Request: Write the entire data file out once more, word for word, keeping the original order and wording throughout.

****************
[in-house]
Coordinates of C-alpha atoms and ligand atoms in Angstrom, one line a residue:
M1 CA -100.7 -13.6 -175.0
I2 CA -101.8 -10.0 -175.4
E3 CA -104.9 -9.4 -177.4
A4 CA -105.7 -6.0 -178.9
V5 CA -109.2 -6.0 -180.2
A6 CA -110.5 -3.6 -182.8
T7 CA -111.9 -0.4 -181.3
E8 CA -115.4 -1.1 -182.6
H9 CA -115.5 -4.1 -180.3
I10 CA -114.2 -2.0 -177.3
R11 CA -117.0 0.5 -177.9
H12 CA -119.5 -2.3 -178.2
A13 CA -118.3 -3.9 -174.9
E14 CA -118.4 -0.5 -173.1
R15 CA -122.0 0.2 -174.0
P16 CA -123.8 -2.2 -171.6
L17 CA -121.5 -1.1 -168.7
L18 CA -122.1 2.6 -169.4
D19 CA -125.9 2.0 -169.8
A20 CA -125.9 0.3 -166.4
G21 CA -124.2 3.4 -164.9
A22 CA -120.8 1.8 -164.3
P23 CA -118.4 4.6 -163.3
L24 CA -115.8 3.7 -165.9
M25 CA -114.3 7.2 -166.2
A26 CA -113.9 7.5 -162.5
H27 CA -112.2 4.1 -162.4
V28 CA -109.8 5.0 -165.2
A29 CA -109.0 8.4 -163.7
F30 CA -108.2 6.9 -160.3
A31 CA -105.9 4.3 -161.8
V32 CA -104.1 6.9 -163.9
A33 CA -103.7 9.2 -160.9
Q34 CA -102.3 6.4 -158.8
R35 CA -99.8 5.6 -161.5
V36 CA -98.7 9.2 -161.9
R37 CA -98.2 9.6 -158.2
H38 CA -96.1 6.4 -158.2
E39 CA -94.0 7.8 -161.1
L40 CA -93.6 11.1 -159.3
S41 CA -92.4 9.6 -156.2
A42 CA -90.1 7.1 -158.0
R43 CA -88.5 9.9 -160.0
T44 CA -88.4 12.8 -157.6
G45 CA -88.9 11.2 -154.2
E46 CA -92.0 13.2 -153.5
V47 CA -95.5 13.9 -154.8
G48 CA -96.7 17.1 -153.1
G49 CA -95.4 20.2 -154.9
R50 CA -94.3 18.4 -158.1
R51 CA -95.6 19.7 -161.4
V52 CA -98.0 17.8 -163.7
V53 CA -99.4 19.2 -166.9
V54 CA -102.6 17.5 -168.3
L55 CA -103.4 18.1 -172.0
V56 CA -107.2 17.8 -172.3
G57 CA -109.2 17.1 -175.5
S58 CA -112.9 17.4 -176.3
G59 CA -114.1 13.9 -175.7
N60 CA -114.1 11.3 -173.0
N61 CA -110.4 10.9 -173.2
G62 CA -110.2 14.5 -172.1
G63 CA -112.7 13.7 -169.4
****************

[in-house]
Coordinates of C-alpha atoms and ligand atoms in Angstrom, one line a residue:
M1 CA -100.7 -13.6 -175.0
I2 CA -101.8 -10.0 -175.4
E3 CA -104.9 -9.4 -177.4
A4 CA -105.7 -6.0 -178.9
V5 CA -109.2 -6.0 -180.2
A6 CA -110.5 -3.6 -182.8
T7 CA -111.9 -0.4 -181.3
E8 CA -115.4 -1.1 -182.6
H9 CA -115.5 -4.1 -180.3
I10 CA -114.2 -2.0 -177.3
R11 CA -117.0 0.5 -177.9
H12 CA -119.5 -2.3 -178.2
A13 CA -118.3 -3.9 -174.9
E14 CA -118.4 -0.5 -173.1
R15 CA -122.0 0.2 -174.0
P16 CA -123.8 -2.2 -171.6
L17 CA -121.5 -1.1 -168.7
L18 CA -122.1 2.6 -169.4
D19 CA -125.9 2.0 -169.8
A20 CA -125.9 0.3 -166.4
G21 CA -124.2 3.4 -164.9
A22 CA -120.8 1.8 -164.3
P23 CA -118.4 4.6 -163.3
L24 CA -115.8 3.7 -165.9
M25 CA -114.3 7.2 -166.2
A26 CA -113.9 7.5 -162.5
H27 CA -112.2 4.1 -162.4
V28 CA -109.8 5.0 -165.2
A29 CA -109.0 8.4 -163.7
F30 CA -108.2 6.9 -160.3
A31 CA -105.9 4.3 -161.8
V32 CA -104.1 6.9 -163.9
A33 CA -103.7 9.2 -160.9
Q34 CA -102.3 6.4 -158.8
R35 CA -99.8 5.6 -161.5
V36 CA -98.7 9.2 -161.9
R37 CA -98.2 9.6 -158.2
H38 CA -96.1 6.4 -158.2
E39 CA -94.0 7.8 -161.1
L40 CA -93.6 11.1 -159.3
S41 CA -92.4 9.6 -156.2
A42 CA -90.1 7.1 -158.0
R43 CA -88.5 9.9 -160.0
T44 CA -88.4 12.8 -157.6
G45 CA -88.9 11.2 -154.2
E46 CA -92.0 13.2 -153.5
V47 CA -95.5 13.9 -154.8
G48 CA -96.7 17.1 -153.1
G49 CA -95.4 20.2 -154.9
R50 CA -94.3 18.4 -158.1
R51 CA -95.6 19.7 -161.4
V52 CA -98.0 17.8 -163.7
V53 CA -99.4 19.2 -166.9
V54 CA -102.6 17.5 -168.3
L55 CA -103.4 18.1 -172.0
V56 CA -107.2 17.8 -172.3
G57 CA -109.2 17.1 -175.5
S58 CA -112.9 17.4 -176.3
G59 CA -114.1 13.9 -175.7
N60 CA -114.1 11.3 -173.0
N61 CA -110.4 10.9 -173.2
G62 CA -110.2 14.5 -172.1
G63 CA -112.7 13.7 -169.4